“I Quit!”: Knowing When to Leave Your Church

Have you heard about this church that recently opened up? The pastor preaches exciting sermons from scripture that also relate to real-life. If you haven’t been invited to at least three people’s houses for lunch by the end of your first day visiting, then you went to the wrong church. The Holy Spirit moves every worship service led by a team of heartfelt Christians who meet at 5:00am every morning to practice. Each service, you are guaranteed to hear at least three sentences from God. The children’s program is amazing, the youth and college age groups are spectacular and heavily involved in outreaches, and the singles group guarantees a godly match within two years of attendance. No one has been unfaithful, lied, stolen or had a baby out of wedlock, and everyone knows how to talk charismatically and educationally about abortion, homosexuality and Obama. And no one says bad words.
Sound like a good place? Well, I’m afraid it doesn’t exist. Sure, many churches strive to be many of the things mentioned above, but the reality is a church will never be perfect, so how do we know when to forgive and when to pick up and leave? Let’s unpack that answer with a story.
For the past four years I have not been a consistent member of any church as I have been hurt, dissatisfied, bored, unchallenged and to be honest, jaded. As soon as I began to feel restless, I packed up my Bible and pile of church bulletins and left to find the next place with a fresh crop of potential friends. After a while, I was prepared for disappointment and adept at avoiding something very important: the opportunity to forgive, or better yet, be forgiven. I’ve been afraid to set down roots because I know that the honeymoon phase of my new church will eventually fade as I learn no one is perfect (including myself) and everyone needs to be forgiven even when they don’t ask for it (including myself). So what do we do when the church throws us lemons? Do we come up with a metaphor to make ourselves feel better even though it doesn’t really make any sense? No. Fruit is not the answer to life’s problems.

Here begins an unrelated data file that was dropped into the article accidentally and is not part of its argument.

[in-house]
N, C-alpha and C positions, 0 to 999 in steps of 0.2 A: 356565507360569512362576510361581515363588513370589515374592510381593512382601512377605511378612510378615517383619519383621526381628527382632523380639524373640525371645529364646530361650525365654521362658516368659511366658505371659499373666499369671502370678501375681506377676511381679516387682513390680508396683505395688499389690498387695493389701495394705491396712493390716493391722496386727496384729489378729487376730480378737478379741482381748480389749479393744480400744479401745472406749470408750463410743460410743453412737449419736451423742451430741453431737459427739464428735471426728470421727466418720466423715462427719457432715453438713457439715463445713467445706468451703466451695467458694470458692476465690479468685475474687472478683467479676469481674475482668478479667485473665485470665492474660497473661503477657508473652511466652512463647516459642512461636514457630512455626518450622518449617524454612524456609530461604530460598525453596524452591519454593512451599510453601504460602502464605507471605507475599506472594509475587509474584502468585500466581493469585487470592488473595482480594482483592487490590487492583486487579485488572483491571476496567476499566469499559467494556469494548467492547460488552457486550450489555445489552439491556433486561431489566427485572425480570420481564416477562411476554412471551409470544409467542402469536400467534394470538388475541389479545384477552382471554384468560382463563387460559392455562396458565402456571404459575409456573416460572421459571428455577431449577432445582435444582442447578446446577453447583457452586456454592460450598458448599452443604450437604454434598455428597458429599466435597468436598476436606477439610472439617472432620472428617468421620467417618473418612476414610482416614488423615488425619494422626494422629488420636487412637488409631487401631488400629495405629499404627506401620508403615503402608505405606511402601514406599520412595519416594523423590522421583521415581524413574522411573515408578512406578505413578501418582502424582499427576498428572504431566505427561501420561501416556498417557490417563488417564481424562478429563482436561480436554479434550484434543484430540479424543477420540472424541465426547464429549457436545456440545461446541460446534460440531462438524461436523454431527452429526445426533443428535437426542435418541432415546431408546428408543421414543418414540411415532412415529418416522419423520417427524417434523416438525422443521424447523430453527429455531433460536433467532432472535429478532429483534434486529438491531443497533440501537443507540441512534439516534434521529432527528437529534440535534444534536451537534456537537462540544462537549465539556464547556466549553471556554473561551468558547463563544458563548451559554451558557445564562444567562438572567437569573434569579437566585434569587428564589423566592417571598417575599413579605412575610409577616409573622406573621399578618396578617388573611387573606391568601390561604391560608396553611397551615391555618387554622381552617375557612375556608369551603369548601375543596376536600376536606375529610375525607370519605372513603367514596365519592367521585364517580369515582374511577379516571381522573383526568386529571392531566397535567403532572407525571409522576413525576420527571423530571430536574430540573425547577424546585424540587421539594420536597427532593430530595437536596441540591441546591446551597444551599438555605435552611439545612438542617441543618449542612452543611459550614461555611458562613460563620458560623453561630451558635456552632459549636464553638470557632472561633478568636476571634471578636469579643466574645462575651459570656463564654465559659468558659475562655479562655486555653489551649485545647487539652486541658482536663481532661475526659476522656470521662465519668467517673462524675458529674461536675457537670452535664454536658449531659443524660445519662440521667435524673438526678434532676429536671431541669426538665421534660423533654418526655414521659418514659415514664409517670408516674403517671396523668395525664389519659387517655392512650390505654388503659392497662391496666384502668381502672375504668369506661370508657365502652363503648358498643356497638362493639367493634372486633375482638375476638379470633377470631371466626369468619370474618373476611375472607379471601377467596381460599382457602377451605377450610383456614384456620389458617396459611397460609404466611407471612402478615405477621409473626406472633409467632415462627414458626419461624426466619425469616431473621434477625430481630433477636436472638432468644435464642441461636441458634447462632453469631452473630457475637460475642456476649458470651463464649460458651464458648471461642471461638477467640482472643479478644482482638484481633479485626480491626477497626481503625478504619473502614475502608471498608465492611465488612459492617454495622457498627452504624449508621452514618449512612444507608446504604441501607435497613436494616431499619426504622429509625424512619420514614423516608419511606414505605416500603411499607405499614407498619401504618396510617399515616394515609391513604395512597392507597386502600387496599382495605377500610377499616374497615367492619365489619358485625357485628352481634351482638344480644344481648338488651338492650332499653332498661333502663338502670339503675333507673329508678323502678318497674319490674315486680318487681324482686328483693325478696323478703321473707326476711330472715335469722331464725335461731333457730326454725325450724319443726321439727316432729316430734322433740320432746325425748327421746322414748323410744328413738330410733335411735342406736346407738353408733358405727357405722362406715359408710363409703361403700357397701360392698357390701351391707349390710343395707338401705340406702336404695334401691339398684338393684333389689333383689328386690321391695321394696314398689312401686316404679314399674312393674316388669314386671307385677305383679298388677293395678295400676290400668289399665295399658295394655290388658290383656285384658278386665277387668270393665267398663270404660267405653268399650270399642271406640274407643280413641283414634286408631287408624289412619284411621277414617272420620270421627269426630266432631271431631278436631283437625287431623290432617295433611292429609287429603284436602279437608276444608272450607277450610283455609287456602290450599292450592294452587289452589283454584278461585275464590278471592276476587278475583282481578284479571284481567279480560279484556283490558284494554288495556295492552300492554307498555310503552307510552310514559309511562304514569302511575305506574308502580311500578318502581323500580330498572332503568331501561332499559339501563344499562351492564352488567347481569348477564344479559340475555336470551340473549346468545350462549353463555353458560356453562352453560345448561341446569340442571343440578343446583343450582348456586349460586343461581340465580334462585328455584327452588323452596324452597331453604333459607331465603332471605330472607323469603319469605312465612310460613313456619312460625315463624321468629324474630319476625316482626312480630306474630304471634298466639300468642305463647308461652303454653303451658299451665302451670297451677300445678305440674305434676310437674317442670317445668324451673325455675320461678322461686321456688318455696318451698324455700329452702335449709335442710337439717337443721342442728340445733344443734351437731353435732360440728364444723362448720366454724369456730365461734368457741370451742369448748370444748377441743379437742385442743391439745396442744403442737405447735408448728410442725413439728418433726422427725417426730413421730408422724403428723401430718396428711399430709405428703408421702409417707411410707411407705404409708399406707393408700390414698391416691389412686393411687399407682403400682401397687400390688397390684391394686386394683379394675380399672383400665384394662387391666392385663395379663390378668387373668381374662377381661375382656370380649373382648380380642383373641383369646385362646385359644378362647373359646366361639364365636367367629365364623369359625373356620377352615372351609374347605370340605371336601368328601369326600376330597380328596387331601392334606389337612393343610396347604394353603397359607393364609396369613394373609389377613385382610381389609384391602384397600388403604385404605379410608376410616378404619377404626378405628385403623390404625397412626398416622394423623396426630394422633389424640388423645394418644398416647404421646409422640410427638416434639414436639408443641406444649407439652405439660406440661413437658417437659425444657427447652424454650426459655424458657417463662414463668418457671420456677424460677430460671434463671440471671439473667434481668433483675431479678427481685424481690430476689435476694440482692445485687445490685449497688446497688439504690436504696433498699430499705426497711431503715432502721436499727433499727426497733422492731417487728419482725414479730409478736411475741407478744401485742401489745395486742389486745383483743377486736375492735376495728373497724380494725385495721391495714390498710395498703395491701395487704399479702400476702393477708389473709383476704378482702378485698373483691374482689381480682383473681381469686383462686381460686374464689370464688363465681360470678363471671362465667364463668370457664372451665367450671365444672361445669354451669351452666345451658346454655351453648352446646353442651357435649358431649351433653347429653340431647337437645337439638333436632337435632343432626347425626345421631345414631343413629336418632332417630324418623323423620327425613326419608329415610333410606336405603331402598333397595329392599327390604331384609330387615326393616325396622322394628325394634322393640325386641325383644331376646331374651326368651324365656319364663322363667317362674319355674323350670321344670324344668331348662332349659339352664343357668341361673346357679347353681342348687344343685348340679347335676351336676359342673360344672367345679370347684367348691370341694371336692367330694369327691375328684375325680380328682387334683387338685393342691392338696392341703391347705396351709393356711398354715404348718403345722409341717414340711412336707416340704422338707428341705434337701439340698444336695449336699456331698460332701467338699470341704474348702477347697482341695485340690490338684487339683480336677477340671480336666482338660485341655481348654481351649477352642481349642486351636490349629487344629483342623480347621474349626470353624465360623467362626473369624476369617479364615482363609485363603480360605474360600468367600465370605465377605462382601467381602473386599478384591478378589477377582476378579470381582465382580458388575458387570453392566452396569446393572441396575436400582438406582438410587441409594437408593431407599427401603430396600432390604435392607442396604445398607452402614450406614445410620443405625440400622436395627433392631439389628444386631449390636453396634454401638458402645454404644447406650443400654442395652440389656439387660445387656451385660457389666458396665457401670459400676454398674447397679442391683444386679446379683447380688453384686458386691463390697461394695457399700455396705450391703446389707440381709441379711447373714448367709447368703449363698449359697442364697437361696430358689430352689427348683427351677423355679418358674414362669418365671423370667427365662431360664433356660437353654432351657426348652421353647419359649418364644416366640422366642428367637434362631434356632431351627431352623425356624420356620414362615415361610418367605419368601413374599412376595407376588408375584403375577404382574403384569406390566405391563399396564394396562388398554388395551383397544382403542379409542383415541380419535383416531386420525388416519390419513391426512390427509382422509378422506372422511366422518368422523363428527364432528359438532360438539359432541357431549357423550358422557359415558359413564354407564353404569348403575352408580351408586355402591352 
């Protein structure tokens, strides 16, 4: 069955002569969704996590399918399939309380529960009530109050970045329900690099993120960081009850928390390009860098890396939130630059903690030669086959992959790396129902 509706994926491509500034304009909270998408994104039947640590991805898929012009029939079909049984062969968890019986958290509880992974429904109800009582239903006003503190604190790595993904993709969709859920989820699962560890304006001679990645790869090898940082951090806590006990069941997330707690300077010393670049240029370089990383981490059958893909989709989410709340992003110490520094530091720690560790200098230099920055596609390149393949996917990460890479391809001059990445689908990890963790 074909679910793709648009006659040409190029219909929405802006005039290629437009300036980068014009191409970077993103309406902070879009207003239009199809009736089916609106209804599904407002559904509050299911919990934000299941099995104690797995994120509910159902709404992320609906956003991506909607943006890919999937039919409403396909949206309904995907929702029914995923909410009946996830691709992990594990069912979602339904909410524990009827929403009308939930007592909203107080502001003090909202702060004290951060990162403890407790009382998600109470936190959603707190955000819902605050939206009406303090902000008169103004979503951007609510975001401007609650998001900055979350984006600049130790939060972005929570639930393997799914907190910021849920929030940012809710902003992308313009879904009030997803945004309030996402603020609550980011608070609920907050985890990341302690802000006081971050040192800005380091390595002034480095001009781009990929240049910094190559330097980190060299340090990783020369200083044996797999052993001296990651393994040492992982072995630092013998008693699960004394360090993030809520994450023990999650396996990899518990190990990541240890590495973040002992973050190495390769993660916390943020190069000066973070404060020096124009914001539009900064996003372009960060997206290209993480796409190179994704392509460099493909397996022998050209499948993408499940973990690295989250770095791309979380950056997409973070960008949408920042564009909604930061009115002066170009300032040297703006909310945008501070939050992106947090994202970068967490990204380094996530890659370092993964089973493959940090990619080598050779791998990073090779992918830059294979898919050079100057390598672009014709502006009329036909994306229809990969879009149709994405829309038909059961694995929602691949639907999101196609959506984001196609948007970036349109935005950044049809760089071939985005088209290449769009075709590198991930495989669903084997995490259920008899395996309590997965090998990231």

Instead, I will offer a couple of tips relating to three types of scenarios.
1.      Personality: You are the type of person who likes to hike in the open air, race down a river at night (very fun, by the way), and go to the gym. However, the people attending your church do activities like winetasting, classical ballet recitals, and gathering together to watch the next episode of The Bachelor. Consider looking for a church where you find at least a couple people who share your passions. The secret: You can find a kindred spirit at most churches, but you will have to talk to people. Also, bring up those topics on your own because people will most likely just talk about the sermon, the past week, and the coffee. If you can’t find anyone, make someone go with you on your adventures or try something new. Ballet recitals are actually quite enjoyable.
2.      Doctrine: This is tricky for people who have deeply held beliefs about how church should be done. There will always be disagreements about how to interpret scripture and expectations for Christians. Just remember: forgive, forgive, forgive. If God told you to come to a church where you disagree with some of the pastor’s messages, forgive that person even though they are going to say the same thing again next week and the week after (it’s a five-week series after all). Many things are little and have no real impact on the heart of God’s message. Other things are huge and totally erroneous. If that is the case, you may be involved in a cult, and I would say get out as soon as you can. I have friends who can testify.
3.      People: Ideally, people should not be the reason you leave a church. They should be the reason you stay because people are the Church. This is where forgiveness comes in. The secret: you may have to be the only one asking for forgiveness, but seriously. . . people love it when you ask forgiveness. It shows humility and strength. It means you can face a wrong and make it right.
In the end, it all comes down to the individual. Are we dissatisfied because of the worship and the use of an overhead projector when all other churches have upgraded to power point? If that is the case, think about your priorities. Besides the obvious point that God is the core of our spiritual life, people are a necessity. We need human interaction. The service lasts one hour and a half. Church could last all week as you make connections with people. Unfortunately, people aren’t perfect. If your decision to leave a church is based on the imperfections of others, ask yourself if you are being unreasonable or unforgiving. If we cannot forgive the church, then we will always be searching. And we will always be very, very hungry.
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One Response to “I Quit!”: Knowing When to Leave Your Church

  1. Chele says:

    THAT was so on point! The church is a hospital where we ALL need triage and treatment. Great article!

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